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Why did Czech Banks Switch From Loans in 1995?

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Abstract

The Czech banking system is seen by many observers to be the most successful of all former socialist economies’. But have Czech banks successfully provided worthy enterprises with sufficient credit from the funds made available to them? Using data from the Czech National Bank and data on individual Czech banks, I find evidence that in 1995 banks are provided with more deposits, but do not transform them into enterprise loans. I investigate the possible causes of this great portfolio switch and find that the central bank instituted a monetary tightening during a regime of fixed exchange rates and mobile capital. The central bank sterilized the continuing capital inflows. The resulting higher interbank interest rates and competition from foreign funds made the loan interest margin too narrow for Czech banks to profitably lend. The tight money strategy likely contributed to the bank failures in the following year and may have lead to greater concentration in the Czech banking system.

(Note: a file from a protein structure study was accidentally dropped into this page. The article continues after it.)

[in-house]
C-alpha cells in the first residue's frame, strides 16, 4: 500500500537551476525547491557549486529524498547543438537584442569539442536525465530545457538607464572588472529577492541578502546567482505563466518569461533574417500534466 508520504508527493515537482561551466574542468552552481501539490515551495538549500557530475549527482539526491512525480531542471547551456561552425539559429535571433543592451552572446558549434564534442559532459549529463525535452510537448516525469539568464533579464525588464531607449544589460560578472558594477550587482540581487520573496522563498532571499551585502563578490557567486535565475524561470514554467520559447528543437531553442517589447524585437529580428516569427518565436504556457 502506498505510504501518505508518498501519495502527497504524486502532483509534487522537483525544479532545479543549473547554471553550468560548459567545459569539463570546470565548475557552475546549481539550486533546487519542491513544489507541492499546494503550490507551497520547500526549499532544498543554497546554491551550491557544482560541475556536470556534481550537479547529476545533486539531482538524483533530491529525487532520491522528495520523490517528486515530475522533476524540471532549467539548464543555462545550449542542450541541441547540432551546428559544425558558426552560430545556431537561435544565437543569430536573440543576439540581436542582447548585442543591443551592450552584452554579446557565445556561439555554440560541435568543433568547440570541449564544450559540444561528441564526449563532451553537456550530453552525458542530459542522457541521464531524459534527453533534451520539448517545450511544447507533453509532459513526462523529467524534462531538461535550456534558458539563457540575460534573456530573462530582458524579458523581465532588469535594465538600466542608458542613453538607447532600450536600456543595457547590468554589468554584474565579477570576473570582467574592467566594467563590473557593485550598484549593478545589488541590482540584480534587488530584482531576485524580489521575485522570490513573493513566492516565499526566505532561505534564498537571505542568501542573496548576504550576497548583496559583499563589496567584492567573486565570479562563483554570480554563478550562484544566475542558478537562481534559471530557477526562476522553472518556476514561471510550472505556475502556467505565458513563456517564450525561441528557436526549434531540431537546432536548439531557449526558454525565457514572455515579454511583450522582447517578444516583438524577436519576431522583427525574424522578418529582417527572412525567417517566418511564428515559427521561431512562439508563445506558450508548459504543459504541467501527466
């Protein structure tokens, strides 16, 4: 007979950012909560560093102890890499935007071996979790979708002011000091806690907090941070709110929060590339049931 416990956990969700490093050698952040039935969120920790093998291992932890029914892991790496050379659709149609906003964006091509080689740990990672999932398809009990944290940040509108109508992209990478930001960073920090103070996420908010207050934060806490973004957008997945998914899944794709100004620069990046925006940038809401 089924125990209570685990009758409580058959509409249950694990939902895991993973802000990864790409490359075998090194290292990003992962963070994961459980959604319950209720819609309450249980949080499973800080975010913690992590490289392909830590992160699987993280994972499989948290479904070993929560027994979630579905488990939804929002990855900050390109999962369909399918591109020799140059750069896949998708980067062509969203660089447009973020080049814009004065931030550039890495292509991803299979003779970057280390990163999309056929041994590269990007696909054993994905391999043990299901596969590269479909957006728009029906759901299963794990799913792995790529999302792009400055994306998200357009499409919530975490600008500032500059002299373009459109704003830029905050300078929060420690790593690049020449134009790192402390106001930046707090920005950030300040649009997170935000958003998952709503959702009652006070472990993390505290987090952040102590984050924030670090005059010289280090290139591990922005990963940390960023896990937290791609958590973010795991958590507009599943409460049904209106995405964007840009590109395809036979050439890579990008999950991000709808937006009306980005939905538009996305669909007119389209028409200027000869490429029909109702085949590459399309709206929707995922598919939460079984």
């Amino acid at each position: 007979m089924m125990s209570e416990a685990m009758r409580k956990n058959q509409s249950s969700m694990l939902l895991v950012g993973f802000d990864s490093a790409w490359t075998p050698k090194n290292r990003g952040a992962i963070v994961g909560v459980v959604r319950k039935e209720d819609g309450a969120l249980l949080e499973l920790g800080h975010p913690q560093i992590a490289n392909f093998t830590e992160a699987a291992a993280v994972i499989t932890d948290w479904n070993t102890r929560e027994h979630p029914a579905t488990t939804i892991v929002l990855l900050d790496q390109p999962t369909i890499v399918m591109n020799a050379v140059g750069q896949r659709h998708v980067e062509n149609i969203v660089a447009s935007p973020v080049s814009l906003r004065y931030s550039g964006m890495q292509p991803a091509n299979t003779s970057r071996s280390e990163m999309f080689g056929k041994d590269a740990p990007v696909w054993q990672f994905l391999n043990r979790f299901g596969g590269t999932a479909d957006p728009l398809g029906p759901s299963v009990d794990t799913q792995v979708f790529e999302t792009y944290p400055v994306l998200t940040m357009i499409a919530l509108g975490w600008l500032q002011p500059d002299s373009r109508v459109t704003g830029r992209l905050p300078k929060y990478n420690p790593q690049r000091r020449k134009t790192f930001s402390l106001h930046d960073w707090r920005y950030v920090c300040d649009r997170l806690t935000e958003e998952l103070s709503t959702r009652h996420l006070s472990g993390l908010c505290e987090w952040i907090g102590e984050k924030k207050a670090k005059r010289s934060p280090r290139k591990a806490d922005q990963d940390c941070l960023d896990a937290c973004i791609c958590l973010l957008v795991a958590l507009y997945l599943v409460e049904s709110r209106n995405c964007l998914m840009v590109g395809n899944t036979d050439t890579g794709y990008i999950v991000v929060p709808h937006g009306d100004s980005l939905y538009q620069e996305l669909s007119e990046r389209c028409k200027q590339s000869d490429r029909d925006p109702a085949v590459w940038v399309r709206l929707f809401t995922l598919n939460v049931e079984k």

Suggested Citation

  • Jeffrey H. Nilsen, 1998. "Why did Czech Banks Switch From Loans in 1995?," Working Papers 98.03, Swiss National Bank, Study Center Gerzensee.
  • Handle: RePEc:szg:worpap:9803
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    Keywords

    Banking; Capital Flows; Capital Mobility; Central Banking; Economy in Transition; Fixed Exchange Rates; Monetary Policy;

    JEL classification:

    • E58 - Macroeconomics and Monetary Economics - - Monetary Policy, Central Banking, and the Supply of Money and Credit - - - Central Banks and Their Policies
    • P34 - Economic Systems - - Socialist Institutions and Their Transitions - - - Finance

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